The present invention contemplates the use of a particulate reactive metal bed which is contained in a closed vessel and through which the effluent stream is directed such that its dissolved and/or entrained mercury reacts in passing through the bed to form an amalgam with the reactive metal. Thereafter, the vessel is subjected to a reduced pressure under relatively high vacuum conditions while the bed itself is heated. The mercury which is vaporized is condensed and recovered at an extremely high degree of purity by virtue of the high vacuum distillation. The fact that the regeneration is performed under vacuum permits distillating at lower temperatures than if accomplished atmospherically. More importantly, the absence of oxygen under vacuum conditions prevents oxidation of the reactive metal so that the bed may be used and regenerated almost indefinitely.
It is therefore, an object of this invention to provide an apparatus for removal of mercury for effluent streams and to recover the mercury in a from state of purity.
proved device of the character described which is easily and economically produced, sturdy in construction and both highly efficient and effective in operation.
With the above and related objects in view, this invention consists of the details of construction and continuation of partsas will be more fully understood from the following detailed description when read in conjunction with the accompanying drawingin which;
FIG. 1 is a process flow diagramillustrating the principlesof this invention.
FIG. 2 is a sectioned elevational .view of a reactor vesselembodying this invention.
Referring now in greater detail to the drawings in which similar reference characters refer to similar parts, the apparatus of the present invention comprises a closed tank, generally designated as A, in which there is included a bed of reactive metal particles, generally designated as B.
The tank A is essentially a cylindrical steel or stainless vessel made up of two halves 12 and 14 which are secured together by passing a plurality" of circumferentially spaced bolts 16 through opposed mating flanges. The vessel includes opposing domed ends and is designed for full vacuum service at an operating temperature of 650F. A plurality of legs 18 are welded to the upper portion to permit the tank to be conveniently stood upon the floor.
The bed .B is made up of particulated reactive metal, such as iron, zinc, magnesium or aluminum, supported transversely by means of a foraminous conically shaped plate 20. A fine mesh screen 22 lines the upper surface of the conical plate 20 and prevents the passage of very fine metal particles through the plate. The plate 20 is suspended peripherally by resting upon an internal bead or ledge elements 24 welded to the interior of the lower shell 14. The depth of the bed B is a function of the effiuent flow rate, and the concentration of the mercury in the incoming stream as well as the final concentration to be achieved. Nominally the depth of the bed could range from 4 inches to 24 inches deep.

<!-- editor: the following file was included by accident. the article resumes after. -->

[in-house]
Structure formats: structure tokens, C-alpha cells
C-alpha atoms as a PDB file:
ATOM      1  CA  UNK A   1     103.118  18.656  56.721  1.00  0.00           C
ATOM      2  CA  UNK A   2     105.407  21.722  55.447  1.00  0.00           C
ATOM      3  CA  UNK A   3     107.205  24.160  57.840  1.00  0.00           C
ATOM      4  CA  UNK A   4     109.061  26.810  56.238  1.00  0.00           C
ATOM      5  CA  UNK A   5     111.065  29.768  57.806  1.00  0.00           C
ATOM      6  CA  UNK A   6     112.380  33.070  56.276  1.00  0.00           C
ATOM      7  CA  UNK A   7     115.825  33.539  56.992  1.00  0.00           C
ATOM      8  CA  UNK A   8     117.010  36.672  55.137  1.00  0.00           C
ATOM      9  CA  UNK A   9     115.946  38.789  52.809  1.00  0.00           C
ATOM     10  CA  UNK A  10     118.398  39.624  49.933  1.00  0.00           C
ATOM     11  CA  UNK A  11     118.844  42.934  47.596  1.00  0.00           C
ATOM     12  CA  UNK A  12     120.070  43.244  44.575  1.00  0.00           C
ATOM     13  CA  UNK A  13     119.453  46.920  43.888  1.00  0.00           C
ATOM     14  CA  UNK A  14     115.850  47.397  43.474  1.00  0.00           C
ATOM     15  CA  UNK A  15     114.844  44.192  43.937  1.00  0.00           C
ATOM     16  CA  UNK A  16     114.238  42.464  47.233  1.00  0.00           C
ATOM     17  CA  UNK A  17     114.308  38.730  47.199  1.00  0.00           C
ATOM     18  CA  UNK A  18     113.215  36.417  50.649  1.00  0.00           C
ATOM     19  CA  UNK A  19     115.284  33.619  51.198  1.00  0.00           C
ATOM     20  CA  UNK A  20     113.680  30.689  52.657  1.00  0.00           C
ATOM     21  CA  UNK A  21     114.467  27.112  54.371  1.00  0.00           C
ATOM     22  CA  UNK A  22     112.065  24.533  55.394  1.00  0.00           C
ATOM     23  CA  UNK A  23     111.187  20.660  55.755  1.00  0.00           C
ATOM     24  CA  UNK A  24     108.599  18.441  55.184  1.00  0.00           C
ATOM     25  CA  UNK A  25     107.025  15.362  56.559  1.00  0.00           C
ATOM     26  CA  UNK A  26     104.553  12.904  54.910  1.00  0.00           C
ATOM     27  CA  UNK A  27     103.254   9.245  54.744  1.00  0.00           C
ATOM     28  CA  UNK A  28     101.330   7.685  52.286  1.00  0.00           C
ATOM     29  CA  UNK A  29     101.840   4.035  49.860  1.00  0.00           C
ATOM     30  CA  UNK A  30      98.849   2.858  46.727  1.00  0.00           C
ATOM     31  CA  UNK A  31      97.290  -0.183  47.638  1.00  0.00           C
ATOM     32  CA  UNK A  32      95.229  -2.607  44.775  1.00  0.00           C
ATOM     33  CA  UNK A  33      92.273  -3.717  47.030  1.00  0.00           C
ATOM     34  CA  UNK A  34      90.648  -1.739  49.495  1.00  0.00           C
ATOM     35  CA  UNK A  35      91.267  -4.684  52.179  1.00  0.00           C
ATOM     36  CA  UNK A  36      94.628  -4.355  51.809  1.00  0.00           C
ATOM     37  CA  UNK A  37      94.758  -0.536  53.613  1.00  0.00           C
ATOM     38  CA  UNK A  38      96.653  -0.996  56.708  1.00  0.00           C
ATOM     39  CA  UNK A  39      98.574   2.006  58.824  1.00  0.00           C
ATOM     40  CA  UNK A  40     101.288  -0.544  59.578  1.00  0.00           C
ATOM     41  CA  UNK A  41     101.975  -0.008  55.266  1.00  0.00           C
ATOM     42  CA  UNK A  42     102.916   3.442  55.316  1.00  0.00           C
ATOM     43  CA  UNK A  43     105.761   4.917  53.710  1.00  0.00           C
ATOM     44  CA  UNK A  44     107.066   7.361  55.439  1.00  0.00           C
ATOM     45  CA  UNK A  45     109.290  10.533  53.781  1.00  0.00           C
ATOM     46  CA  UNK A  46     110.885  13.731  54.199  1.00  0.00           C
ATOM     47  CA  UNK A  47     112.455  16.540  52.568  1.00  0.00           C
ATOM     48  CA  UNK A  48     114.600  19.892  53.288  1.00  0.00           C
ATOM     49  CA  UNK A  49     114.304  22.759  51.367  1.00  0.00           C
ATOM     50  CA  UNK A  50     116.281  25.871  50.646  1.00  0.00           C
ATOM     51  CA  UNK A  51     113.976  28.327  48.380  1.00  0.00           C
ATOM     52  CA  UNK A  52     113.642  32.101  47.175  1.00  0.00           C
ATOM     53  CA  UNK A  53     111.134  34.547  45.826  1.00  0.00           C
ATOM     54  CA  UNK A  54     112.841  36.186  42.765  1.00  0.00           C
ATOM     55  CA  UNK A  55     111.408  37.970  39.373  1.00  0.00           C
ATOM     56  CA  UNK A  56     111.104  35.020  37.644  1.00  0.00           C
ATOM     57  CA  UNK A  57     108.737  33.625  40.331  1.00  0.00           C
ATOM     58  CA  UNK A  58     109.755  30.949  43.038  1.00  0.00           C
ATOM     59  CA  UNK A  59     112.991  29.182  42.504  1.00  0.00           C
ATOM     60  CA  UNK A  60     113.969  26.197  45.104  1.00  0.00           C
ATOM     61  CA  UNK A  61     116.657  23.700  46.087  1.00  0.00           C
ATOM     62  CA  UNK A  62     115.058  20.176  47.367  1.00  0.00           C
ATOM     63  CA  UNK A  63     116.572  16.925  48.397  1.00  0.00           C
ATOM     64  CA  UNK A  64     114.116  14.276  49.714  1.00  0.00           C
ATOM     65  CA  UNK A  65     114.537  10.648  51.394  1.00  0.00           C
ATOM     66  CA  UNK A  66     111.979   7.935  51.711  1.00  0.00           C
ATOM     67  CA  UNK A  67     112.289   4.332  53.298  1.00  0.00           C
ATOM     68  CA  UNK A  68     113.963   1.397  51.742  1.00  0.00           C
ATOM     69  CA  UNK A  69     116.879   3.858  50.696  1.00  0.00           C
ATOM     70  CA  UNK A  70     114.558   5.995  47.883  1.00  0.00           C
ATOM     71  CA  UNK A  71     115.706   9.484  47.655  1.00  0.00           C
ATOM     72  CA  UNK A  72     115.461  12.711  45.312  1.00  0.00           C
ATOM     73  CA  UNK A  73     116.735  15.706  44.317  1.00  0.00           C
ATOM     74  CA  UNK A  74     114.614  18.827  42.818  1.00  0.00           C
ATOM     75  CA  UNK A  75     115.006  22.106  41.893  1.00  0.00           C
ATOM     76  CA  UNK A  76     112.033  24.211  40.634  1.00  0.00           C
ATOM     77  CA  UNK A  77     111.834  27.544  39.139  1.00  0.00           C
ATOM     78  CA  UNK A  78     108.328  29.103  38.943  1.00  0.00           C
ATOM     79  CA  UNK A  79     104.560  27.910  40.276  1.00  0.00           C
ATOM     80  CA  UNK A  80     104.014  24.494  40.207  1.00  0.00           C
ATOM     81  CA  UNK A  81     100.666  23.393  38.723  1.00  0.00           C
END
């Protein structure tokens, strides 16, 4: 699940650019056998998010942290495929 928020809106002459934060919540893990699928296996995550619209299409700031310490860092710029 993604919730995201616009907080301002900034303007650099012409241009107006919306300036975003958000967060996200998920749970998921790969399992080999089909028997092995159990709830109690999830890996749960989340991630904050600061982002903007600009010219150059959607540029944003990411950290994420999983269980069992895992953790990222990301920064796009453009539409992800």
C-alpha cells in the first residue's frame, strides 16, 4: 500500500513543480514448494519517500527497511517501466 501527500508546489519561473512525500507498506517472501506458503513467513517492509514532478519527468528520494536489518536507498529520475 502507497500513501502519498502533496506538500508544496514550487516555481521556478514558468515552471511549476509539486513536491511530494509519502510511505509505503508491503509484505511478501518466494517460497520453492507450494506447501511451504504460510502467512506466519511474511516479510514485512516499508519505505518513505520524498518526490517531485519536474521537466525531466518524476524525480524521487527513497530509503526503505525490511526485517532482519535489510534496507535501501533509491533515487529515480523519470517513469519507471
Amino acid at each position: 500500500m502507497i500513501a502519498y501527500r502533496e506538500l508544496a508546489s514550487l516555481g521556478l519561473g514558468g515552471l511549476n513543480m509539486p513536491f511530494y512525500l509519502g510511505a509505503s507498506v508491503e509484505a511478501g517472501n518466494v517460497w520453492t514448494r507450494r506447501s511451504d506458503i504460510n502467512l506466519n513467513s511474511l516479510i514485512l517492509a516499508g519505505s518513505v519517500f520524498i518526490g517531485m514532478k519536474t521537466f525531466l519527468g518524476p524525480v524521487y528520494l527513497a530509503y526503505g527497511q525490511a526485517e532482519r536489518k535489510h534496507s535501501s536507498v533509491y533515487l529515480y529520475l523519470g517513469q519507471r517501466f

The mercury-containing effluent is carried from a sump by means of a pump 26 through pipe 28 and valve 30 into the vessel A. A perforated pipe coil 32 or spray head distributes the stream evenly over the surface of the bed. The effluent flows through the bed B and after treatment is discharged through outlet port 34 and of the instant process to reduce the mercury concentration after treatment to no more than 5 to parts per billion. It is to be observed that the reactive metal will react as a reducing agent where the mercury in the stream is dissolved in the form of mercuric ion. In such a case, the mercury will be precipitated as mercury metal which will then form an amalgam with the reductor metal in the bed. Should the stream contain mercury in the formof entrained elemental mercury, it will directly form an amalgam with the reactive metal surface.
Taking zinc as the example of reductor or reactive metal being used in the bed, for each pound of mercury removed from the stream, stoichiometrically 0.33 pound of zinc is consumed. However, long before the reactive zinc metal is consumed to any great extent, the active surface area will have become depleted by the formation of the'zinc amalgam at the surface of the metal guanules. At this stage, it will become necessary to regenerate the bed.